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Leaky Bid

Posted on March 1, 2003 | Posted in Construction

After all of the high level decisions on the law of tender, one would think that tender disputes could easily be resolved because the law is so clear. Unfortunately, it does not work that way. The law may be relatively clear but the facts rarely are. They seem clear after the reasons for decision are handed down but, by that time, their murkiness has been distilled by a trial. A case in point is Silex Restoration Ltd. v. Strata Plan VR 2096, a 2002 decision of the British Columbia Supreme Court.

When it Rains 

Many Vancouver condominiums were beset with problems of leaks in the building envelopes. One of these condominiums decided to do something about it. The condo had been spending $100,000 per year on spot remediation and was not pleased. It hired a consultant to design a complete remedy for the problem and went to tender with the design.

The plaintiff general was the low bidder. A member of the condo’s building committee called the general’s owner and told him that the bid had been accepted. The request for tender, however, stated that only a formal notice of award could accept the tender.

A couple of weeks later, the president of the condo called the general’s owner and requested that the general extend the bid bond from 2 months to 3 months because the condo needed more time to call a meeting of members to approve the bid and the funding. Of course, the general complied. We say “of course” because the tender required a bid bond of 3 months. At this point, the general realised that its tender was non-compliant; the owner had not realised it yet and the general certainly did not make that point clear to the condo.

The condo president then wrote to the general informing it that the tender was accepted subject to the condo owners approving funding and subject to amendments to aspects of the general contract. The general did not object to these conditions and the general and owner engaged in contract negotiations.

It Pours 

For unstated reasons, the condo had the design of its consultant reviewed by another consultant. The new consultant advised of deficiencies in the first consultant’s remediation plan and noted that the first consultant was not registered as a building envelope professional with the City of Vancouver. The condo, concerned with both the plan and the integrity of the first consultant, fired the first consultant and decided, after the unit owners refused to approve funding, not to award any contract based on its plans. The general, seeing its contract aspirations spiral down the tubes, sued for breach of the tender contract.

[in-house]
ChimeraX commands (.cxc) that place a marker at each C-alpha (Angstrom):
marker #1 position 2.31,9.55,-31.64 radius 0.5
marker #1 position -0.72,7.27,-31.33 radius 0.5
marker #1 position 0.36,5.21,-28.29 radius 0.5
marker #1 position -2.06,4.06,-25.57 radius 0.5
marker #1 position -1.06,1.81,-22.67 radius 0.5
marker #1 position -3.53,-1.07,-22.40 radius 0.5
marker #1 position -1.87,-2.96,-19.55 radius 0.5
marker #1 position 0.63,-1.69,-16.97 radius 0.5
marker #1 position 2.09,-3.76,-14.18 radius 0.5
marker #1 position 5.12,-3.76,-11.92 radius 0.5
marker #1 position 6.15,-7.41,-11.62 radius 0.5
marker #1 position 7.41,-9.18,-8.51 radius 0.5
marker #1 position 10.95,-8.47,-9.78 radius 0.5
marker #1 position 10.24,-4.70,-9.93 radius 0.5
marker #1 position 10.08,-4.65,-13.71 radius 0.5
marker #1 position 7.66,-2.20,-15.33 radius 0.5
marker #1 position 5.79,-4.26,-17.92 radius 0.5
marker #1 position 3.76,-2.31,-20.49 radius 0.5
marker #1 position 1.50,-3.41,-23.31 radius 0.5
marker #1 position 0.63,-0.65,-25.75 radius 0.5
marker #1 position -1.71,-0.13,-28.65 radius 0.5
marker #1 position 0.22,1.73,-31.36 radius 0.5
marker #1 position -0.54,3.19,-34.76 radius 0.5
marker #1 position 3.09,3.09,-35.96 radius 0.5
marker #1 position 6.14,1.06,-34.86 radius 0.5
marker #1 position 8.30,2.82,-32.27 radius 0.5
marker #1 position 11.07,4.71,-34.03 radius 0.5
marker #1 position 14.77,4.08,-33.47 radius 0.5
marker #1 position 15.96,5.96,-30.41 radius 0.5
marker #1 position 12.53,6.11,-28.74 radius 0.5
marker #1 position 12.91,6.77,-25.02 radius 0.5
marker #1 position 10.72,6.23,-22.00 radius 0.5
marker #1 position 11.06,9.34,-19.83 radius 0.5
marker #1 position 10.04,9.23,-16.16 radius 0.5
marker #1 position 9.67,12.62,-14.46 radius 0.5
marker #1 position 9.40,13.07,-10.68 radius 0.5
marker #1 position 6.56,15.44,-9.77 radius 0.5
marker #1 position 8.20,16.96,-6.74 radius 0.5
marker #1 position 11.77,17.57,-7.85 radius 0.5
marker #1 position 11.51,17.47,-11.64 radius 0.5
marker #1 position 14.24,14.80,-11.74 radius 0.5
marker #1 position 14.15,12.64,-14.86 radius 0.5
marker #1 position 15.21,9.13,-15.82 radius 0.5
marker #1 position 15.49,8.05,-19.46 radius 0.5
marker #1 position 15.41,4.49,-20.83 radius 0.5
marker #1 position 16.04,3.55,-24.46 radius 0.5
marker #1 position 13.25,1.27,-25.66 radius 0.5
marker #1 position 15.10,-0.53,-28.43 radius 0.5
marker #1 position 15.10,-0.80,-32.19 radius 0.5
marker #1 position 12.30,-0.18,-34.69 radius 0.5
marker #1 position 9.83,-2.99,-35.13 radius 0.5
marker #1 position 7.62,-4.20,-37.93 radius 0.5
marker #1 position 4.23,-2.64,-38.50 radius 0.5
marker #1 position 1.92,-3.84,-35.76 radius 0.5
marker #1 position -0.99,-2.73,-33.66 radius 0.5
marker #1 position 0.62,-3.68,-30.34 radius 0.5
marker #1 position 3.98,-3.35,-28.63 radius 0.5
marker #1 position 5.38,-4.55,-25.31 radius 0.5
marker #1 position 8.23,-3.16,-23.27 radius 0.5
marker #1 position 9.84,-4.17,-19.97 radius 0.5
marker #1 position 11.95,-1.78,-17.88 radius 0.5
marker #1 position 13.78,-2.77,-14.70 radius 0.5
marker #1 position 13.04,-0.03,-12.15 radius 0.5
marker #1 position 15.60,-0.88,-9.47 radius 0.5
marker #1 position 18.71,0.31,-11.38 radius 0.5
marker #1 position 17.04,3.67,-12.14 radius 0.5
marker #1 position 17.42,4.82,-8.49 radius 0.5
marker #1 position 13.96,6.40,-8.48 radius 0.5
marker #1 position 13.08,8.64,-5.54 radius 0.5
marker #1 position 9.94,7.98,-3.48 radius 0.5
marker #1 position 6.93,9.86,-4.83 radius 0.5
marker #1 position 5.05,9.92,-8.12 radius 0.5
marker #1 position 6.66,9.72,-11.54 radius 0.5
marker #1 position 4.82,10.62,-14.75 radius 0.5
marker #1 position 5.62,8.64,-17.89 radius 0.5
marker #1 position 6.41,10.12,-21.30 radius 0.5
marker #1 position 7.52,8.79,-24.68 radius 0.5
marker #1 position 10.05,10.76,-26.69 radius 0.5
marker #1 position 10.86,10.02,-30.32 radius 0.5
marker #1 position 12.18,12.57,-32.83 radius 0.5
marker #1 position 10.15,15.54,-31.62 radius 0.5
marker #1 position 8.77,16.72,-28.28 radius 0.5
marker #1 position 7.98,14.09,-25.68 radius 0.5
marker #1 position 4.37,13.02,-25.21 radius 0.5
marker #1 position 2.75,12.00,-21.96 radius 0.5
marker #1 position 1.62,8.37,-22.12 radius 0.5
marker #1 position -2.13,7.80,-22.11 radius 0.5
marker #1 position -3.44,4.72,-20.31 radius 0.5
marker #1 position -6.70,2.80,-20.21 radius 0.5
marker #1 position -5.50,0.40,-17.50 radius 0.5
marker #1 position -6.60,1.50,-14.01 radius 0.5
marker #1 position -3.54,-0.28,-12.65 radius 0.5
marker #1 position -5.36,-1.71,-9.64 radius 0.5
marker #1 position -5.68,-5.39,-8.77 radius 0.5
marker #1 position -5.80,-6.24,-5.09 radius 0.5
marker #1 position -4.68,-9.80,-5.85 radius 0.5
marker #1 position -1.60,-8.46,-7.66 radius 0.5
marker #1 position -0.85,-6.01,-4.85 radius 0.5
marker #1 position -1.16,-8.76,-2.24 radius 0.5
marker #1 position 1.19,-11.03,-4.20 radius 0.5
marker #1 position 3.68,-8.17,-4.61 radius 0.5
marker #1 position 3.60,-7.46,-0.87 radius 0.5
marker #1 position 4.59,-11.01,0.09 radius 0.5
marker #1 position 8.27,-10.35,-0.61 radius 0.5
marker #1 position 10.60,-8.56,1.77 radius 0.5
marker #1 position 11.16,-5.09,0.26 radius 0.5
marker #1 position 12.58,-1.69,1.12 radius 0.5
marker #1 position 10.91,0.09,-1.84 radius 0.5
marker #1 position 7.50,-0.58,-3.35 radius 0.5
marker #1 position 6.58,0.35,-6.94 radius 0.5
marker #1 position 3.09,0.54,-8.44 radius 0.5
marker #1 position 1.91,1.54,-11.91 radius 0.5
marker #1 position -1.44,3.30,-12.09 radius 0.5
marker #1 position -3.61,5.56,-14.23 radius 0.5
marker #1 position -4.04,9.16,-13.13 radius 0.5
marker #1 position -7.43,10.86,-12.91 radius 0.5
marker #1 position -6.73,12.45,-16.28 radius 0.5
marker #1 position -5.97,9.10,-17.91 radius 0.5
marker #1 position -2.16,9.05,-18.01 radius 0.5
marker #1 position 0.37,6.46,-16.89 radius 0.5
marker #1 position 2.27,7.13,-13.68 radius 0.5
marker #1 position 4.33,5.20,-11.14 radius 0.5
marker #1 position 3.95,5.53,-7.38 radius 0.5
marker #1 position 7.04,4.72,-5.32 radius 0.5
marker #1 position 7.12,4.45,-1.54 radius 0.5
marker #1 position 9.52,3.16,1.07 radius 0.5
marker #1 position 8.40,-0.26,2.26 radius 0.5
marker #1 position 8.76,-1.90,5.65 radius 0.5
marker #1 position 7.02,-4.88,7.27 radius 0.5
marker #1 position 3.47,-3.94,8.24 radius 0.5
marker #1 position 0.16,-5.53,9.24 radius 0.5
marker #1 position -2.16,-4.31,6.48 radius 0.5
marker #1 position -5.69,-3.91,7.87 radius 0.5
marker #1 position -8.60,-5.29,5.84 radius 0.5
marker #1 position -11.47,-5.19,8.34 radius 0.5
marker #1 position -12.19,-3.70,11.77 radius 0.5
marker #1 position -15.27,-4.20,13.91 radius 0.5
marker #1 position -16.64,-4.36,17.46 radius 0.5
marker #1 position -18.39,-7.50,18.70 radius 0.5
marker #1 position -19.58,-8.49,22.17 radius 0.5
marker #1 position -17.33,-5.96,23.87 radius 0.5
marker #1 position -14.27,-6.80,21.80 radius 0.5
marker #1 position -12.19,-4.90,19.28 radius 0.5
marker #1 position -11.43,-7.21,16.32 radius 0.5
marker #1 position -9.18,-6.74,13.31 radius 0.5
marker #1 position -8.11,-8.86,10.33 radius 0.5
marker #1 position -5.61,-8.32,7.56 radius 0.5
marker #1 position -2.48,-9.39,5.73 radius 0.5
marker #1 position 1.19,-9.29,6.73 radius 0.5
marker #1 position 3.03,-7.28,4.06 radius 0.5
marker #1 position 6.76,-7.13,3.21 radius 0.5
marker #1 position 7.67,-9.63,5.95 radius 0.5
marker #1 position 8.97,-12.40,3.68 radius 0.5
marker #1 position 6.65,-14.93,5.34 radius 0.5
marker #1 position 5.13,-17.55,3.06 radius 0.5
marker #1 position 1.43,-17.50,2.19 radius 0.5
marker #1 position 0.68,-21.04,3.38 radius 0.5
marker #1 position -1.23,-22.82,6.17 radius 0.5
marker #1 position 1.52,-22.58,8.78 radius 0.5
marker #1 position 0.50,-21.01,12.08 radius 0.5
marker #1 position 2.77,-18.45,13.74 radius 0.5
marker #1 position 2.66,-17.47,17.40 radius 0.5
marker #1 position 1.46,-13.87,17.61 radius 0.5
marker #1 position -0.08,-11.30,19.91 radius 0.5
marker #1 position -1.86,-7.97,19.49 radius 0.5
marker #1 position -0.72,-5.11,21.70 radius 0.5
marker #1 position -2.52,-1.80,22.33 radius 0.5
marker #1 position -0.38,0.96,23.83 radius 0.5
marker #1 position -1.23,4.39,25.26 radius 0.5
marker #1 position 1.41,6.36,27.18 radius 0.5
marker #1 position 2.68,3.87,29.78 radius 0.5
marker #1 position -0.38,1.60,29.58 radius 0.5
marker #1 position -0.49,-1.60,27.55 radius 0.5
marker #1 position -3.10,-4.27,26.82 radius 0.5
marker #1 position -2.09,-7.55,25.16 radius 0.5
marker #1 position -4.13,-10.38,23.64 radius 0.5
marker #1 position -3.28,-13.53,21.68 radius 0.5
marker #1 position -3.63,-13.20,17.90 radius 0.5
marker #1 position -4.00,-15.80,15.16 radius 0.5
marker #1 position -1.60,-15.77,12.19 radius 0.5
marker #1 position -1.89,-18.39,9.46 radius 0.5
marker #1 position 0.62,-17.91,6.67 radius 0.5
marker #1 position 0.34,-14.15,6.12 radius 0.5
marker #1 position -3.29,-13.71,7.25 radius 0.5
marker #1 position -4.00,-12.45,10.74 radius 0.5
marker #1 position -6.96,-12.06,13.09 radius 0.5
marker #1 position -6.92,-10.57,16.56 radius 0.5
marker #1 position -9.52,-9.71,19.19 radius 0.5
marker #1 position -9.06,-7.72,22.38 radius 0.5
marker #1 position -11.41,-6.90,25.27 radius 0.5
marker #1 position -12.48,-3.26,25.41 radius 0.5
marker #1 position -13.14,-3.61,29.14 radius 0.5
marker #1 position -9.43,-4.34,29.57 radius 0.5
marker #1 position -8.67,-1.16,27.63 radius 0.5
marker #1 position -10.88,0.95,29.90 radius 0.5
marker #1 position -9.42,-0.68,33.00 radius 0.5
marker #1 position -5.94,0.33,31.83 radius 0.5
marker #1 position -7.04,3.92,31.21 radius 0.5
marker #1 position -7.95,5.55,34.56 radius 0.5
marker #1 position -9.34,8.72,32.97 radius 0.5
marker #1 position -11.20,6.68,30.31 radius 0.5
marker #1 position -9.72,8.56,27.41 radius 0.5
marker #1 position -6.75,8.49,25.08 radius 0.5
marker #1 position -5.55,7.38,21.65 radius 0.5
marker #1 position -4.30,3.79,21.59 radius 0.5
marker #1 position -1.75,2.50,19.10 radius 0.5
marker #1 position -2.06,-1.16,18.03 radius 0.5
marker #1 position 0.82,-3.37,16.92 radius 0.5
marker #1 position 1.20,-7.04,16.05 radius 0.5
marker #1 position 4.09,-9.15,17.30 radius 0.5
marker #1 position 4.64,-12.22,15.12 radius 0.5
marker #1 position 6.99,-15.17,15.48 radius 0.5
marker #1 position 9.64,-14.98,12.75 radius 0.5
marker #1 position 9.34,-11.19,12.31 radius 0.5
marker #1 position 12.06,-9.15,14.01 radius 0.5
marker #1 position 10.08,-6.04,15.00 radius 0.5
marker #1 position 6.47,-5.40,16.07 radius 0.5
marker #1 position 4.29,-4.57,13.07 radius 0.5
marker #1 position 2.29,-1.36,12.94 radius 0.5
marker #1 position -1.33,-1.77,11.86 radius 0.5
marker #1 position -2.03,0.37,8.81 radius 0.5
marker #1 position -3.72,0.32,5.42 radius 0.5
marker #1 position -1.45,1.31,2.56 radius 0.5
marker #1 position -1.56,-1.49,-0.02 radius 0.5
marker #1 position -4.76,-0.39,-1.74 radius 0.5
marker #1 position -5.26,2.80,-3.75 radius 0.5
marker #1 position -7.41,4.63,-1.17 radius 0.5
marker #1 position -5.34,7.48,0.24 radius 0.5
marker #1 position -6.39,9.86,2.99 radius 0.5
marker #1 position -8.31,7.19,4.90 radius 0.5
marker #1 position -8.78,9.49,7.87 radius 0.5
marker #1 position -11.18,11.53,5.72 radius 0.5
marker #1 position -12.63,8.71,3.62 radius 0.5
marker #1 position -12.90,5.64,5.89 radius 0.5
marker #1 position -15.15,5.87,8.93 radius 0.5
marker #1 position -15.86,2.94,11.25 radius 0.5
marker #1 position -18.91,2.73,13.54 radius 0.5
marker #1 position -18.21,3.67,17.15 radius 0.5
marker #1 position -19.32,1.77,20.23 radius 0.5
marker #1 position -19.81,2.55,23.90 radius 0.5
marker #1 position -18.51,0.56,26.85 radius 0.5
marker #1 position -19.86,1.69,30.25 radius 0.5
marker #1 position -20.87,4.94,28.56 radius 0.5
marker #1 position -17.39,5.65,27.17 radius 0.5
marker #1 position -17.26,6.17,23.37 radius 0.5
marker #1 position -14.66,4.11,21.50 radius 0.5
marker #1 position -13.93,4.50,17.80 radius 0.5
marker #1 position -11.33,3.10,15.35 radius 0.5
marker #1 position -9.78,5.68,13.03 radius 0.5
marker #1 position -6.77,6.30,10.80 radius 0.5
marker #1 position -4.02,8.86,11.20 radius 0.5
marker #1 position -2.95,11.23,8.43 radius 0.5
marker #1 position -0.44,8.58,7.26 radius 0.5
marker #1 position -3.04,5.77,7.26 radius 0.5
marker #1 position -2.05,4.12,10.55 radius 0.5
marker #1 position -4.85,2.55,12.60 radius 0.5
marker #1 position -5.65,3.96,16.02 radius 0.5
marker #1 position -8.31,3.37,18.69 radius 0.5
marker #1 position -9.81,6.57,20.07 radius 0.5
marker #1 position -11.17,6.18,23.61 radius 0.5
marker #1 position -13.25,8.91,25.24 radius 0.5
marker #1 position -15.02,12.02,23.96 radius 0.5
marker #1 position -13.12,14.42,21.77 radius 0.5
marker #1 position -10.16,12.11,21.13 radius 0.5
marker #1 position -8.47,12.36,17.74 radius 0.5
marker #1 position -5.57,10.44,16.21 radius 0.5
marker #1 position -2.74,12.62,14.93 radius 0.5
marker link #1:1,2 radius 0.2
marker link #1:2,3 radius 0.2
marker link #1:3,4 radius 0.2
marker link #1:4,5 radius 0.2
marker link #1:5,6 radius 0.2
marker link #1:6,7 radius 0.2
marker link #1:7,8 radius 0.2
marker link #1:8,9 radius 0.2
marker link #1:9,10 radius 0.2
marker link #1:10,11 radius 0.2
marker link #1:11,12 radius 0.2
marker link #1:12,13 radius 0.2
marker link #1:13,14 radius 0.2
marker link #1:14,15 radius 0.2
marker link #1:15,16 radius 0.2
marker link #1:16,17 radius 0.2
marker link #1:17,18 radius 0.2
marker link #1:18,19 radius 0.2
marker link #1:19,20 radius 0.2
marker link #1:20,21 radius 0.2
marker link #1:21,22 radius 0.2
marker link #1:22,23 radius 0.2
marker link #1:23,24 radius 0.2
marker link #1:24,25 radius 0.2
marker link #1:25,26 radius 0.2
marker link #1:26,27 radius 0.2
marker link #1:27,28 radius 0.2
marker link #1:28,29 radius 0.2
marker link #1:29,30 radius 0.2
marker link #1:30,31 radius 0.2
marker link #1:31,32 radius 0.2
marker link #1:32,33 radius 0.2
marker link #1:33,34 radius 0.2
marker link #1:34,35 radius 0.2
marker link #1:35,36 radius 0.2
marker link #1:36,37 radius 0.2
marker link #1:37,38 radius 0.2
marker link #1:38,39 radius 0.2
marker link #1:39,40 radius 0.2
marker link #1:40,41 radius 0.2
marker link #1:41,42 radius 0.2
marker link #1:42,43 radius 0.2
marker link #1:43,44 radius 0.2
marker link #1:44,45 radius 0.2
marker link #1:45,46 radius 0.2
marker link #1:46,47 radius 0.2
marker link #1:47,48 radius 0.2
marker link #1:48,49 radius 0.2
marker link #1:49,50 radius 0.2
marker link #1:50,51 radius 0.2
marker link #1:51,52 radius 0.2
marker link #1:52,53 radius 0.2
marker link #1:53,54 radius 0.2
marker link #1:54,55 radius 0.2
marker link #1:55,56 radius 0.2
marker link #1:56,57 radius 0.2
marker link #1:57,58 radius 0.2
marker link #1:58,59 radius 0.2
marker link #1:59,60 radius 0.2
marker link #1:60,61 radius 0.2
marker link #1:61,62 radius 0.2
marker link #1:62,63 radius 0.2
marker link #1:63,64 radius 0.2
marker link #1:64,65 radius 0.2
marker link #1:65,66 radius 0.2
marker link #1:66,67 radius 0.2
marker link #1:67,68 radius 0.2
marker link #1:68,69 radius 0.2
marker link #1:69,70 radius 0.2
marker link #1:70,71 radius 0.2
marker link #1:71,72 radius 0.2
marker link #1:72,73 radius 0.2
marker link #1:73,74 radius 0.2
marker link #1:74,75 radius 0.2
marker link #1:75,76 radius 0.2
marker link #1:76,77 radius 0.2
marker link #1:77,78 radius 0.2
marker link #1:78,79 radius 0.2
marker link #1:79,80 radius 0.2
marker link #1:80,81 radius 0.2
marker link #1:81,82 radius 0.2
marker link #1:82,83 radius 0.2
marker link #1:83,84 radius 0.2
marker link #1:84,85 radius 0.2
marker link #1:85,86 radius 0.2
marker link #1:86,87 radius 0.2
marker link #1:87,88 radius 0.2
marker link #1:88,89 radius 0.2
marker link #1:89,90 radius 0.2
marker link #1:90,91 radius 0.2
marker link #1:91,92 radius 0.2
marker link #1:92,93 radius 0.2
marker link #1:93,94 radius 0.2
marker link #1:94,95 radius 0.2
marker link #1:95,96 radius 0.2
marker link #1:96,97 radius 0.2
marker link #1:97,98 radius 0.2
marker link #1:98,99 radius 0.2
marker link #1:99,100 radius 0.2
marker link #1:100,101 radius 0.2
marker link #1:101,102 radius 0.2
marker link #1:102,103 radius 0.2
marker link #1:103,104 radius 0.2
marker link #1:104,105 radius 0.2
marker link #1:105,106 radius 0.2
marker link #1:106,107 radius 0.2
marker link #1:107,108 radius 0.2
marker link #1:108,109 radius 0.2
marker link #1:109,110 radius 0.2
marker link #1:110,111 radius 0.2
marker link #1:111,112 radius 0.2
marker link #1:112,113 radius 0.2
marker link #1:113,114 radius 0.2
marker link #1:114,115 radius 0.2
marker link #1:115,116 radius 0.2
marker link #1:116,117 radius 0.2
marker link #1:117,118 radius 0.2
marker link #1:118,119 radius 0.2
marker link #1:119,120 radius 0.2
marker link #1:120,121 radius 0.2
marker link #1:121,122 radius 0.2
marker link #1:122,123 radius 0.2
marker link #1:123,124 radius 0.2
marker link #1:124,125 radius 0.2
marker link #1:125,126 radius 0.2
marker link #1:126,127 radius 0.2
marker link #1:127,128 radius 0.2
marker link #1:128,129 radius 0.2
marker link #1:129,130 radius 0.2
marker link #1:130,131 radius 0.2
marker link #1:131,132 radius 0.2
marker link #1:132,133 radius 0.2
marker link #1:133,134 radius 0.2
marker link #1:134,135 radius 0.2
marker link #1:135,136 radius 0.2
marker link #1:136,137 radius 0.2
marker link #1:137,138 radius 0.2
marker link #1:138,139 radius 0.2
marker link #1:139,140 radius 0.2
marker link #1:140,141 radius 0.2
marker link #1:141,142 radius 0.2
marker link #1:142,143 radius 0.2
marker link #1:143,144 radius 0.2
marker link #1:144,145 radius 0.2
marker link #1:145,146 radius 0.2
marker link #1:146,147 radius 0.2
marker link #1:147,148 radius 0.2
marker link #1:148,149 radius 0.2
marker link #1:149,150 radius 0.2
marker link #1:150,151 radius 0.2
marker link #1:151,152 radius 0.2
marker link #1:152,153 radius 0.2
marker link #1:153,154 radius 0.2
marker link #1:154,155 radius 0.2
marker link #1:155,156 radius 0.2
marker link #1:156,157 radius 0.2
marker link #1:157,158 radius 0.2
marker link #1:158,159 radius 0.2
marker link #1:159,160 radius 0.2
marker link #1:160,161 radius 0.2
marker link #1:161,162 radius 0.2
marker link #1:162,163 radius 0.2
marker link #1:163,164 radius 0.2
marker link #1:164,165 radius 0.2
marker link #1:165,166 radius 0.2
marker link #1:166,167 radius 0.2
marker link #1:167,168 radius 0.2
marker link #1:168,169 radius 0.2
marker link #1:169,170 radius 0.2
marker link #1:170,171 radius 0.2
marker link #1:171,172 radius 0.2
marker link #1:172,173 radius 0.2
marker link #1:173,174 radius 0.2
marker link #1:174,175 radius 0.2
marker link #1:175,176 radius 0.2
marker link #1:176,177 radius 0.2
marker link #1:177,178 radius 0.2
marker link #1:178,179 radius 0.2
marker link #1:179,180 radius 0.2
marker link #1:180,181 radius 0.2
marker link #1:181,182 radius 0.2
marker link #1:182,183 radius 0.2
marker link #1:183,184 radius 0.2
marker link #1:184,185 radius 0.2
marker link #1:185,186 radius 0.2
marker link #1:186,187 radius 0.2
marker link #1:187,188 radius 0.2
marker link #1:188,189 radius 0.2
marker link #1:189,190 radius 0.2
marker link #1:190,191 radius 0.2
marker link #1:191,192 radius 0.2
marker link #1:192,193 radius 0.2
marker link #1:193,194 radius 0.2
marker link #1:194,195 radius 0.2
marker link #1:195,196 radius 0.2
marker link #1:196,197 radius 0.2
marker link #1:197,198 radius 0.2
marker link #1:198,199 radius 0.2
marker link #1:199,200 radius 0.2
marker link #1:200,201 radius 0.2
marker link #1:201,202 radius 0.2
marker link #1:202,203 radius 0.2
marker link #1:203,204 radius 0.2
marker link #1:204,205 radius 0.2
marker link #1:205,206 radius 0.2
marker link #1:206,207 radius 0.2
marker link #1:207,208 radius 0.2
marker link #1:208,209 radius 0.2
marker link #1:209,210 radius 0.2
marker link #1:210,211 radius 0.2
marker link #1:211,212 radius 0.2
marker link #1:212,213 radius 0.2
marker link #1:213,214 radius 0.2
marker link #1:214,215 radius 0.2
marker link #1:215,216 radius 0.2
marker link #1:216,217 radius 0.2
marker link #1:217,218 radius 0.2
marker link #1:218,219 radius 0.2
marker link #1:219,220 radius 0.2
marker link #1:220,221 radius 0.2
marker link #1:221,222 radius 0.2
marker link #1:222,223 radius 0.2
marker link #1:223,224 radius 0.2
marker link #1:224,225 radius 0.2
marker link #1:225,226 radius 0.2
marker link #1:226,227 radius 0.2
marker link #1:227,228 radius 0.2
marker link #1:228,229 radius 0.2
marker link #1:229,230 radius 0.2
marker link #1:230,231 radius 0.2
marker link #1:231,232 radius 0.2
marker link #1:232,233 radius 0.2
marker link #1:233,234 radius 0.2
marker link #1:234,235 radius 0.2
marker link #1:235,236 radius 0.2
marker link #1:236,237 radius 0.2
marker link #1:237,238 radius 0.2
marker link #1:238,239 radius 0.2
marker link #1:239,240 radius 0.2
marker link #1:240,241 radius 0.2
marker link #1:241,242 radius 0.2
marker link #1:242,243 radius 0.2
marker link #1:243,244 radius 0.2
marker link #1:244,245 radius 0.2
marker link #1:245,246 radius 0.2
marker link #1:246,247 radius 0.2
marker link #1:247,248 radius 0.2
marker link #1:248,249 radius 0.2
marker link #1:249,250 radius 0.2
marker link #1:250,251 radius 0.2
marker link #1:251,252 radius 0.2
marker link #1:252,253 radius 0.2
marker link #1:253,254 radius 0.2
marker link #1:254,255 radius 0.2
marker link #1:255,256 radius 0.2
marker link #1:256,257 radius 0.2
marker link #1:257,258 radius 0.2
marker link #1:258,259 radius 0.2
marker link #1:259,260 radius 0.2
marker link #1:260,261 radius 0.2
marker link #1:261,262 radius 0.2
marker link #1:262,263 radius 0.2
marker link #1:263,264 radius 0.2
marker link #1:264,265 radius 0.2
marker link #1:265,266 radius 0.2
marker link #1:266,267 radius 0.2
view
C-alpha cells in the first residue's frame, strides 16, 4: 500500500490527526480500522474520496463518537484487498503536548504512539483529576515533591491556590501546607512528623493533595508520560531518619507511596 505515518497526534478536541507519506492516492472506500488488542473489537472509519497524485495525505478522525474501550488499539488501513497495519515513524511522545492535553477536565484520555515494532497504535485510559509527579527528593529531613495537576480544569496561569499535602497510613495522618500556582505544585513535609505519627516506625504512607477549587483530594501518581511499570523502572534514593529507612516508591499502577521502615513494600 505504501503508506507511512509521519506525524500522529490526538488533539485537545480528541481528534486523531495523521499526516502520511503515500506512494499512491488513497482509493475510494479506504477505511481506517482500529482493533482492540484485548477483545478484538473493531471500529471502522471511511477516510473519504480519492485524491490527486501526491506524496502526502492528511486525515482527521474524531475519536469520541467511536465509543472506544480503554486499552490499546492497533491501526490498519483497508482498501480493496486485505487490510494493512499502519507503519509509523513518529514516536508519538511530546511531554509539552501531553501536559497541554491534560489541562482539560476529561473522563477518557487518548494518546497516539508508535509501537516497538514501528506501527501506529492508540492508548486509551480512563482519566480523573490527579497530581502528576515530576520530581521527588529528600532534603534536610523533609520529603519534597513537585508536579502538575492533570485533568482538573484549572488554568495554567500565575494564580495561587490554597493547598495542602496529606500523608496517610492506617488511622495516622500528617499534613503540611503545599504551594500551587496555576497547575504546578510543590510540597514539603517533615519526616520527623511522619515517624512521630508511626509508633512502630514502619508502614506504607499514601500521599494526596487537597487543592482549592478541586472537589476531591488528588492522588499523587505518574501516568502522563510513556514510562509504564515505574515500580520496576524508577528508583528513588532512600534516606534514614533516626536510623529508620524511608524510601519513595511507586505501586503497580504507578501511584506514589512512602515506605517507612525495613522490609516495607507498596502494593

The general alleged that:

1.   The owner had waived non-compliance with its tender when the building committee member informed the general of the acceptance of its bid; and

2.   The condo dealt with the general in bad faith when the unit owners voted not to approve funding for the project.


The judge was not sympathetic to the first argument. The tender could not be accepted by an oral phone call, only by a formal notice of acceptance. Further, it would be difficult to waive non-compliance if the condo had no knowledge of that non-compliance. The judge held that the general knew of the non-compliance and was willing to negotiate the terms of the contract because it knew that it could not enforce its tender. If it was negotiating the terms of the contract, how could there already have been a contract?

Bad Faith 

The request for tender had the standard clause. All cases have recognised that an owner has a right to cancel a project relying on this clause. The judge held that, when the unit owners refused to approve funding, the condo did not deal in bad faith by relying on the clause and cancelling the project. There was sufficient evidence for the condo owners to conclude that the work was not in the condo’s best interests.

Second Chance 

The judge dismissed the general’s action. The condo did perform some remedial work with the new consultant. The general was invited to tender on this work. Given the litigation that was still pending at the time of the re-tender, the general declined to tender and lost its chance to recoup some of the work that it lost due to the cancellation of the original project.

One would think that this action was doomed to fail from the outset. However, we suggest that, before the trial, the facts were not as nearly as clear as they appear to be in hindsight.


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